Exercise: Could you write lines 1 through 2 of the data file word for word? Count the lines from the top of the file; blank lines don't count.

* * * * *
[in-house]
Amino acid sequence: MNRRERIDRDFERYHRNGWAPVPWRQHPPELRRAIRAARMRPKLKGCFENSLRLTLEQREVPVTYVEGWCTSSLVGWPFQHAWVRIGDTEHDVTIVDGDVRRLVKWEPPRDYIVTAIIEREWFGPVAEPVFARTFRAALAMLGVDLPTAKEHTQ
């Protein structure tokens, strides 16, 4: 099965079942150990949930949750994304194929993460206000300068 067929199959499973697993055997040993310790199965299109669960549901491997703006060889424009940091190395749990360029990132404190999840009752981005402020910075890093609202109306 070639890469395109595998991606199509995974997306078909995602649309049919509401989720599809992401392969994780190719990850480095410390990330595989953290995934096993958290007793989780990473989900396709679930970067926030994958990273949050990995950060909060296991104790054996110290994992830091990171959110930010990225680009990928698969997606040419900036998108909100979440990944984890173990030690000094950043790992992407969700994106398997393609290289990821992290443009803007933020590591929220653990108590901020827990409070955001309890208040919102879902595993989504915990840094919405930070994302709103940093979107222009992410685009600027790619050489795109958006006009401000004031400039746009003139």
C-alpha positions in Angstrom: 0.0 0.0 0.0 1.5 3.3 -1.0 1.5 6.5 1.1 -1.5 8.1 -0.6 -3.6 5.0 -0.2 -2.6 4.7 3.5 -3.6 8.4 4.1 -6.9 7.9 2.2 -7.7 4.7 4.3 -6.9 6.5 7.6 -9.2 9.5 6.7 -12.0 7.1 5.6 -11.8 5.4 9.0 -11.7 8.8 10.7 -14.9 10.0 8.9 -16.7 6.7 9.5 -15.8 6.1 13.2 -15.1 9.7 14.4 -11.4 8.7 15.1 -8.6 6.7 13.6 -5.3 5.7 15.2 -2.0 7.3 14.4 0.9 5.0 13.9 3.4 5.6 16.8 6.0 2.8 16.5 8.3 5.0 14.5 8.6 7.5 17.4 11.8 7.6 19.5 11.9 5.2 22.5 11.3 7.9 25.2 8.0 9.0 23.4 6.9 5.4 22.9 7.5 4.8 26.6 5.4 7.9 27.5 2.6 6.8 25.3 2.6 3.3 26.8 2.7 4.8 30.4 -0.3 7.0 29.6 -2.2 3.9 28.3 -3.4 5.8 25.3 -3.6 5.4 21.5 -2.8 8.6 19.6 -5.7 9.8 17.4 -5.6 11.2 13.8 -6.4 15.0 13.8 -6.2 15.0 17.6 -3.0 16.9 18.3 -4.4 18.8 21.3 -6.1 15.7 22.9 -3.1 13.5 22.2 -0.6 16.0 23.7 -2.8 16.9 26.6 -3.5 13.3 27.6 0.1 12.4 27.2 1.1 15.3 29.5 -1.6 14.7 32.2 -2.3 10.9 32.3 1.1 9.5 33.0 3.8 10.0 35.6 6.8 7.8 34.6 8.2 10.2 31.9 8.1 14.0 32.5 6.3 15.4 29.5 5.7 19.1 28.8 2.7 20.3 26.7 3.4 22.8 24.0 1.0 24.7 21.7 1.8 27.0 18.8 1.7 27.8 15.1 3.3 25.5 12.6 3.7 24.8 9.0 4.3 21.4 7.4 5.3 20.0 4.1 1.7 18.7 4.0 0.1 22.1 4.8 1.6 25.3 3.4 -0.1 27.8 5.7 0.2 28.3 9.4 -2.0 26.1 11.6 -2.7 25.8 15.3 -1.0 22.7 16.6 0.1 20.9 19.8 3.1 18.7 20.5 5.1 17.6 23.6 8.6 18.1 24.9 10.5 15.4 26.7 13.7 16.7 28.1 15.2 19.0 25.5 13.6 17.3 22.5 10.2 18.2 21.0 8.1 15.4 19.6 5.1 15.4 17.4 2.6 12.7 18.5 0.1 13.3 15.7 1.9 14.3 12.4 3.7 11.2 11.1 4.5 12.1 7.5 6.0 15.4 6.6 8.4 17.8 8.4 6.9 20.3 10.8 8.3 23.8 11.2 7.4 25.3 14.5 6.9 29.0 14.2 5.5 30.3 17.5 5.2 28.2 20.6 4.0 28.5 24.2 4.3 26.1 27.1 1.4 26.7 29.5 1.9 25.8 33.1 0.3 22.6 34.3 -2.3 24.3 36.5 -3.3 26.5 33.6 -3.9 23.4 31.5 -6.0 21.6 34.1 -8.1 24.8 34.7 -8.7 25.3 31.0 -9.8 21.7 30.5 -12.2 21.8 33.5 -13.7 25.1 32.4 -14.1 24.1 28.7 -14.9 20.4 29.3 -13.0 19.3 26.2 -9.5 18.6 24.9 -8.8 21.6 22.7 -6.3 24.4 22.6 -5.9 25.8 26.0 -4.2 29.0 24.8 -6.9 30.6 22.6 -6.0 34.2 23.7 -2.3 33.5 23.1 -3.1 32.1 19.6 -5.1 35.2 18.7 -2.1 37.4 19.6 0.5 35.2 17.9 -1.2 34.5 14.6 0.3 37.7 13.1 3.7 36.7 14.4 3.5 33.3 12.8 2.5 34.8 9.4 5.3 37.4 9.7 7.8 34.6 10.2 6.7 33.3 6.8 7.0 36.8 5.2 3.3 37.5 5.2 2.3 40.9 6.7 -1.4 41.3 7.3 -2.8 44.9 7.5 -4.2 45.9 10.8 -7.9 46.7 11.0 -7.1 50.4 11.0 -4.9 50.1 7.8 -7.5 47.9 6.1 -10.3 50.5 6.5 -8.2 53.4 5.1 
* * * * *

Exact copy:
[in-house]
Amino acid sequence: MNRRERIDRDFERYHRNGWAPVPWRQHPPELRRAIRAARMRPKLKGCFENSLRLTLEQREVPVTYVEGWCTSSLVGWPFQHAWVRIGDTEHDVTIVDGDVRRLVKWEPPRDYIVTAIIEREWFGPVAEPVFARTFRAALAMLGVDLPTAKEHTQ